The easiest and one of the most effective solutions is simply turning back the thermostat at night and when nobody is home. Admittedly, this takes discipline, especially when you are in a hurry to get going in the morning. Installing a setback thermostat removes the burden of remembering to change the temperature setting.


  • Shut off the heat registers to unused rooms, and close the doors. But... don't do this to a bathroom, the risk of freezing pipes is too great to justify the savings.
  • Use a kerosene heater to heat main living areas and drastically turn down the heat to the remainder of house. While kerosene is more expensive to heat with than oil or gas, the heaters are nearly 100% efficient, and by spot heating certain areas you may save money overall, especially if a fuel oil furnace is your normal heat source. I like having a kerosene heater as a backup heat source for when the power goes out, but operating a kerosene heater is a hassle, with the need to refuel, ignite and extinguish the heater outdoors. Just follow the safety guidelines, please!
  • Use an electric heater to spot-heat some rooms. In the past the rule-of-thumb was that heating with electricity typically costs about 3 times as much as heating with natural gas. Consequently savings will only be realized if the area being electrically heated is less than one-third of the area that's heated by gas. I'm not sure if this 3-to-1 ratio still applies today. The ratio is probably closer to 2-to-1 when propane or fuel oil is the furnace fuel.

Some of the easy things that reduce heat loss are inconvenient or just a downright hassle. It's easy to forget to stuff the rug against the back door before going to bed at night, and this practice is impossible when you leave the house. The long-term solution is to make improvements (like replacing that old drafty door) that don't require extra effort or special attention. Imagine having three young children in your house and having to constantly remind them to place the rug against the back door. Reducing heat loss should be automatic... it should be built into the house and not built into your behaviors.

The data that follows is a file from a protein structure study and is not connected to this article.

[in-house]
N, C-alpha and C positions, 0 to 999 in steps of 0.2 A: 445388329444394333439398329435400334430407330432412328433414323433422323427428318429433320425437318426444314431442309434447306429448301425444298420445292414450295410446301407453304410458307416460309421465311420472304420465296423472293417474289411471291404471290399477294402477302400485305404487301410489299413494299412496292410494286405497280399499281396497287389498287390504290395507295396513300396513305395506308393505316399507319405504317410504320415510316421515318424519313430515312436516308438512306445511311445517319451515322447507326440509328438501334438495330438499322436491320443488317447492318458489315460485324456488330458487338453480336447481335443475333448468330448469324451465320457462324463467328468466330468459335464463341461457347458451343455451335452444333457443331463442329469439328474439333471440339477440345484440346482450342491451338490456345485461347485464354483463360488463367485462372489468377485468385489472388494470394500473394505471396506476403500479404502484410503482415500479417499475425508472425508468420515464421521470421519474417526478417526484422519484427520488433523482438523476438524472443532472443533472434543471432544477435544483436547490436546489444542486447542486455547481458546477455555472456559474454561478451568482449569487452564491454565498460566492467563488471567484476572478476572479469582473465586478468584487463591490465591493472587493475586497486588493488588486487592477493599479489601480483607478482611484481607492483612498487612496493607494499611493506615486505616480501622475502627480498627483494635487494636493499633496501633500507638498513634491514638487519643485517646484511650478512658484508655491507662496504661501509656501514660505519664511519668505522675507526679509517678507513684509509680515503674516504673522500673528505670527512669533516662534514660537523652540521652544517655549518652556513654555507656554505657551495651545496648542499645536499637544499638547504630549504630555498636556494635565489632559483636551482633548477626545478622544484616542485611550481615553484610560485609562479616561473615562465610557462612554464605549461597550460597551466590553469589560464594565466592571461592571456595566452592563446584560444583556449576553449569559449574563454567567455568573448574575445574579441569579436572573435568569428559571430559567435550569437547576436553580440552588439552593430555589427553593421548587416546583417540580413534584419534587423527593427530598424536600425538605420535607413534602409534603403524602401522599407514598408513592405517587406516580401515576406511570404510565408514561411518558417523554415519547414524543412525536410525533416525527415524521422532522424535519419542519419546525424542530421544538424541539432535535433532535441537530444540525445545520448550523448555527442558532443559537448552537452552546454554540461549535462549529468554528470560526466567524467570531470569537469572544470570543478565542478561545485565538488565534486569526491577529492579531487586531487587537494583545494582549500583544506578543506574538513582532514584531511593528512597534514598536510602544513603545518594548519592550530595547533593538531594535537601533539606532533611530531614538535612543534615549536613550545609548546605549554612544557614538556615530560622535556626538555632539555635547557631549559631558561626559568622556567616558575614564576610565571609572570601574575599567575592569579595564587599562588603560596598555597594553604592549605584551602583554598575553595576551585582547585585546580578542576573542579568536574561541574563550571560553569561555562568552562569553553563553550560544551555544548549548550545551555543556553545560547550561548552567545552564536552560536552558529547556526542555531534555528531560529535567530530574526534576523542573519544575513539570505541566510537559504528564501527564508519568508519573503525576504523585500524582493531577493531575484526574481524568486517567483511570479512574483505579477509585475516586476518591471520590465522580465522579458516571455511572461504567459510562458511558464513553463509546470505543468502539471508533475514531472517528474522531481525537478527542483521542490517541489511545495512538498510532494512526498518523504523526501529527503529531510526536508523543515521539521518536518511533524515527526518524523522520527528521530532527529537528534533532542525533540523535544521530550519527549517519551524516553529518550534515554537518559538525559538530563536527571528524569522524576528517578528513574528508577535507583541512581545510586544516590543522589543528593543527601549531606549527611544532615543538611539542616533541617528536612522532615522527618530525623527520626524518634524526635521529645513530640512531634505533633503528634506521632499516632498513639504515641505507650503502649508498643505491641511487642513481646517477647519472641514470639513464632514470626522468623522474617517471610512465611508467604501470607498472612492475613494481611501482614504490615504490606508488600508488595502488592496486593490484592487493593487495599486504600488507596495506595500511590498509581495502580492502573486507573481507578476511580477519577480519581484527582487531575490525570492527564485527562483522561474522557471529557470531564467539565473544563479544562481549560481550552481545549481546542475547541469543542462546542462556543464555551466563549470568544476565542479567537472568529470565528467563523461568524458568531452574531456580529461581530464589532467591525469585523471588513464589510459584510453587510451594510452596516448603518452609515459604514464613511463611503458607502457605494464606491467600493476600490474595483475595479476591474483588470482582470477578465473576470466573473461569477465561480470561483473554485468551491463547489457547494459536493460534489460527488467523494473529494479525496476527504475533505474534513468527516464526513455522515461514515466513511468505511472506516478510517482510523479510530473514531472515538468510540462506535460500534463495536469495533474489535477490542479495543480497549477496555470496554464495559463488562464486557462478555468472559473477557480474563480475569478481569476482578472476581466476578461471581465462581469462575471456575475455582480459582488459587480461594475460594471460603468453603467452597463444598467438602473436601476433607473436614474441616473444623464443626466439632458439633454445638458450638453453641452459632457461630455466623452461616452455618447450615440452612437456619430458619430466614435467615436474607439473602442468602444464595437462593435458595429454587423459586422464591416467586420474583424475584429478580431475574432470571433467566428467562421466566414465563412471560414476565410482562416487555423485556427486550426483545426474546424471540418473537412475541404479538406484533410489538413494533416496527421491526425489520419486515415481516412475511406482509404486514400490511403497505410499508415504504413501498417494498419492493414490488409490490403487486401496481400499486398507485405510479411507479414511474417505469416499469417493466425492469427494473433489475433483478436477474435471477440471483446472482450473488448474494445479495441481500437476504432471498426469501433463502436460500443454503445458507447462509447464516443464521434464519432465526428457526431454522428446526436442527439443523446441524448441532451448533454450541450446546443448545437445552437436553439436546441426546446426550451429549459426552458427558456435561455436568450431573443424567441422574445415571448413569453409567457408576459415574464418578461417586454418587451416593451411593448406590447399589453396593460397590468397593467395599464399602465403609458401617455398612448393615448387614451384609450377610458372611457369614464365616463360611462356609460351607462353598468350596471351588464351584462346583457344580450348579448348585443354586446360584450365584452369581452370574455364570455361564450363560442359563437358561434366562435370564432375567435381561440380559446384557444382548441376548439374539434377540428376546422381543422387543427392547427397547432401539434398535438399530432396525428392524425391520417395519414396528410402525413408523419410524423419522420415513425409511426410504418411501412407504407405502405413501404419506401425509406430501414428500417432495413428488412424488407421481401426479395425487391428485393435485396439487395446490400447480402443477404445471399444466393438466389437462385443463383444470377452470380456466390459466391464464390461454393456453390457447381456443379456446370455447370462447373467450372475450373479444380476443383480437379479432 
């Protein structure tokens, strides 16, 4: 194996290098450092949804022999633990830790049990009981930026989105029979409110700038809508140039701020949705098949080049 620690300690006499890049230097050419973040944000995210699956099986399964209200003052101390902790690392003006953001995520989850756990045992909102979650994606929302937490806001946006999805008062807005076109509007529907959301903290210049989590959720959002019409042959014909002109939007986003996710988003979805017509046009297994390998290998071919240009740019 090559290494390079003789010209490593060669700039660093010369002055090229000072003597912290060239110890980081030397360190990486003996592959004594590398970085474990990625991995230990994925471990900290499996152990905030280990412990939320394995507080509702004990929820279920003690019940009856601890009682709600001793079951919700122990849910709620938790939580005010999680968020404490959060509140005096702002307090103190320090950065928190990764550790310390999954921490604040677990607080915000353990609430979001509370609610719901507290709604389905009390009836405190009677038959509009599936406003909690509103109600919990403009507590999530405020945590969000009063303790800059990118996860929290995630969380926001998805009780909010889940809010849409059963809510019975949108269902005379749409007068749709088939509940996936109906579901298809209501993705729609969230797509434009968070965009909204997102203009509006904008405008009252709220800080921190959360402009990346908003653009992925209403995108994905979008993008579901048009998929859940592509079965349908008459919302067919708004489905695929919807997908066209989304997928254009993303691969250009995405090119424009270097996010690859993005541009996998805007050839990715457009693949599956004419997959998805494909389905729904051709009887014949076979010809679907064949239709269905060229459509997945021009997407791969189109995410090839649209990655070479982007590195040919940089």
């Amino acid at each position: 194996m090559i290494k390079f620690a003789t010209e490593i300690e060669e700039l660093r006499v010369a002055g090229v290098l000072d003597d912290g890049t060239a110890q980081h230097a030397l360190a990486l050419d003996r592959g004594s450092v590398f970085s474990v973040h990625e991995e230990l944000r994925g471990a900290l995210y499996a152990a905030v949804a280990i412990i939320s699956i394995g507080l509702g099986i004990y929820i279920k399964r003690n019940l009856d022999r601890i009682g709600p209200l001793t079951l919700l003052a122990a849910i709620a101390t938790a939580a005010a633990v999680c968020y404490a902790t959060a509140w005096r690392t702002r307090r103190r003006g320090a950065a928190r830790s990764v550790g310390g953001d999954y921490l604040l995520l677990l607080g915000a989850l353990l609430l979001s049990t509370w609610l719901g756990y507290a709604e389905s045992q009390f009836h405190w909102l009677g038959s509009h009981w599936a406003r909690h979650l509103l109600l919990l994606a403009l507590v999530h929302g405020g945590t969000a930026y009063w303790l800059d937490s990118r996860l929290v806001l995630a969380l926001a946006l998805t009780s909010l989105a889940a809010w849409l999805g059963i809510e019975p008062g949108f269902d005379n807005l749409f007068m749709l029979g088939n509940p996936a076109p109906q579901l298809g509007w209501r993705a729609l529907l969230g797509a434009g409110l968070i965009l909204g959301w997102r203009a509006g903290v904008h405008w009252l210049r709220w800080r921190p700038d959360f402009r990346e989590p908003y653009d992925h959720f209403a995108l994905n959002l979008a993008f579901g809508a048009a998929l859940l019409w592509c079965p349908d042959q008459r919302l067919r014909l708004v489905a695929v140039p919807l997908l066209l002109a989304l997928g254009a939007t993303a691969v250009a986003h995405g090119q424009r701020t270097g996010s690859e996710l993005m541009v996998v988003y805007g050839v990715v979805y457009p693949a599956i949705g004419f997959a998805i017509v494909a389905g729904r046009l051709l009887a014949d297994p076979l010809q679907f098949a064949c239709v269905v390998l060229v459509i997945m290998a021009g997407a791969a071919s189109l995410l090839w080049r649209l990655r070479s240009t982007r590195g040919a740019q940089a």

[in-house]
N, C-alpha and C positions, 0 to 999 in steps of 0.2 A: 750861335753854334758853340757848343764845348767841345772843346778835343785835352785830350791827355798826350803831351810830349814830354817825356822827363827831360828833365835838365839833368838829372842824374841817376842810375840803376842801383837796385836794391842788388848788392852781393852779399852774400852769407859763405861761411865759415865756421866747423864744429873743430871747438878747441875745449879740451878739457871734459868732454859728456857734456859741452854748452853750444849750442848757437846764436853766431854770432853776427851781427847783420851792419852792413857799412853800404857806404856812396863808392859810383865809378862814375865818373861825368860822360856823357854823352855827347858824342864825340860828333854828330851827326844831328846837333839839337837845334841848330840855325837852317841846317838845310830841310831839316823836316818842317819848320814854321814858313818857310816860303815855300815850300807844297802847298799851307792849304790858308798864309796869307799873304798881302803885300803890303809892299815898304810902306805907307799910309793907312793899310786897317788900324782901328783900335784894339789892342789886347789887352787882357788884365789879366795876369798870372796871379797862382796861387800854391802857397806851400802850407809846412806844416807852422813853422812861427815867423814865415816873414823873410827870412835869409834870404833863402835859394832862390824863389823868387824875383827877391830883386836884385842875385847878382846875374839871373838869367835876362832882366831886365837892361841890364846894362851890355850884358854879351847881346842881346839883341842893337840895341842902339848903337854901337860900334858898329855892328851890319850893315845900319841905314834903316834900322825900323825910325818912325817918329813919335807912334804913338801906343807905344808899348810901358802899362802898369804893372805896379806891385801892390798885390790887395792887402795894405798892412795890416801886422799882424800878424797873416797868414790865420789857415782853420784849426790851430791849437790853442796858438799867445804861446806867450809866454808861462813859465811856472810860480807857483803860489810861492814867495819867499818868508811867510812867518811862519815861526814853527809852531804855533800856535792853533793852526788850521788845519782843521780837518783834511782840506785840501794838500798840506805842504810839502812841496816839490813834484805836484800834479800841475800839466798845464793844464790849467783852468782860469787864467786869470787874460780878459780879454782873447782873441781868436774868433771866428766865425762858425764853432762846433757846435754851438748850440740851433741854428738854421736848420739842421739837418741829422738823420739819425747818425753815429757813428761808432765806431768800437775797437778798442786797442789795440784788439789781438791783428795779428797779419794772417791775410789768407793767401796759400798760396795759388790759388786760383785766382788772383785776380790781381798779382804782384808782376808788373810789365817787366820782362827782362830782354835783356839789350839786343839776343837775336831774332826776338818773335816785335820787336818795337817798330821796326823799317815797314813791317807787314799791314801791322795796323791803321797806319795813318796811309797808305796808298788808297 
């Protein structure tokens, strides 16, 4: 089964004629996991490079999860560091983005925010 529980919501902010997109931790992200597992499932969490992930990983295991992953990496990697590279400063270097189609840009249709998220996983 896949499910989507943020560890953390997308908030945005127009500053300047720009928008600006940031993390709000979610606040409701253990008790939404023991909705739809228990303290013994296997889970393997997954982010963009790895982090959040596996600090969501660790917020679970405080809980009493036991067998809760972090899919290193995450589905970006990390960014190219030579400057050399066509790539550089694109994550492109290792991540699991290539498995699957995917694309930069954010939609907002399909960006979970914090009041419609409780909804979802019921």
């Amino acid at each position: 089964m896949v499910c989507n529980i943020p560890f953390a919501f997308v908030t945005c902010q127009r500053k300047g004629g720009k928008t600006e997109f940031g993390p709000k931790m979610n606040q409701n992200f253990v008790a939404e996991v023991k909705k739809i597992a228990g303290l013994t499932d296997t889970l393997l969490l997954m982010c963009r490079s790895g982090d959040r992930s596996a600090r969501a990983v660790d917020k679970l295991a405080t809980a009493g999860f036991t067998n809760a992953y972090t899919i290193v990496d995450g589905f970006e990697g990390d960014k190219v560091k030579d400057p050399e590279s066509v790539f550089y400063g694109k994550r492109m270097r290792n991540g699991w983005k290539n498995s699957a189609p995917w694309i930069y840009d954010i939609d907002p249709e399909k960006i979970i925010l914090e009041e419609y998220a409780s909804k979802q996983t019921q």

Reducing Heat Loss With
Light-Duty Home Improvements:

  • Seal up unused entry doors with Seal’N’Peel caulk. The old house I lived in recently had four entry doors, so we could safely block two of them. BUT... sealing up an entry door will make it very difficult to use in an emergency, so I can't recommend this practice unless there are at least two remaining doors that function properly.
  • Replace or install better weatherstrip material around the door jamb and sill.
  • Install a "door sweep" at the bottom of entry doors to reduce air infiltration across the threshold..

Moderately Complex Changes:

  • Add insulation to the attic.
  • Add insulation to sill area (between floor joists at perimeter of house) in basement or crawl space.
  • Remove casing (trim) around drafty windows/doors and fill gaps with expanding foam insulation. Caulk gaps too.
  • Install a dryer duct diverter to keep dryer exhaust indoors. This has potential problems, such as excess humidity buildup in a small room. Air circulation must be maintained. This can be accomplished with an ordinary fan. With an electric dryer there is no risk of fumes or carbon monoxide poisoning. But with a gas dryer, there will be some pollutants in the air. If the gas dryer is properly tuned (the flame burns at the ideal air/fuel ratio) then the pollutants are alleged to be trivial. But I wouldn't do this unless I had a carbon monoxide detector in the house.

Major Changes:

  • Replace old drafty windows.
  • Replace the siding and add a layer of foam insulation in the process. Read our article...
  • Install a gas fireplace. By spot heating only certain living areas for part of the day, the furnace should run less frequently. Many new gas fireplaces can operate during a power failure, so having this additional source of heat can be very handy.
  • Remodel a room and apply foam insulation to the inside face of exterior walls before installing drywall.
  • Replace an old, inefficient furnace with a new high-efficiency furnace. I have known people to cut their gas bills nearly in half by upgrading to a high-efficiency furnace. The house still loses as much heat, but the furnace captures more of the potential heating value of the fuel. In fact the exhaust is so cool it needs a special collector for the condensed water vapor (which is a by-product of combustion), and the exhaust pipe can be made from PVC plastic drain pipe.

Suggested Reading:

Editorial: Opportunities Lost During Remodeling 

Home & Science: Heat Transfer

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Copyright © 2001 - 2007

Written October 26, 2001
Revised January 8, 2005
Revised Again December 5, 2007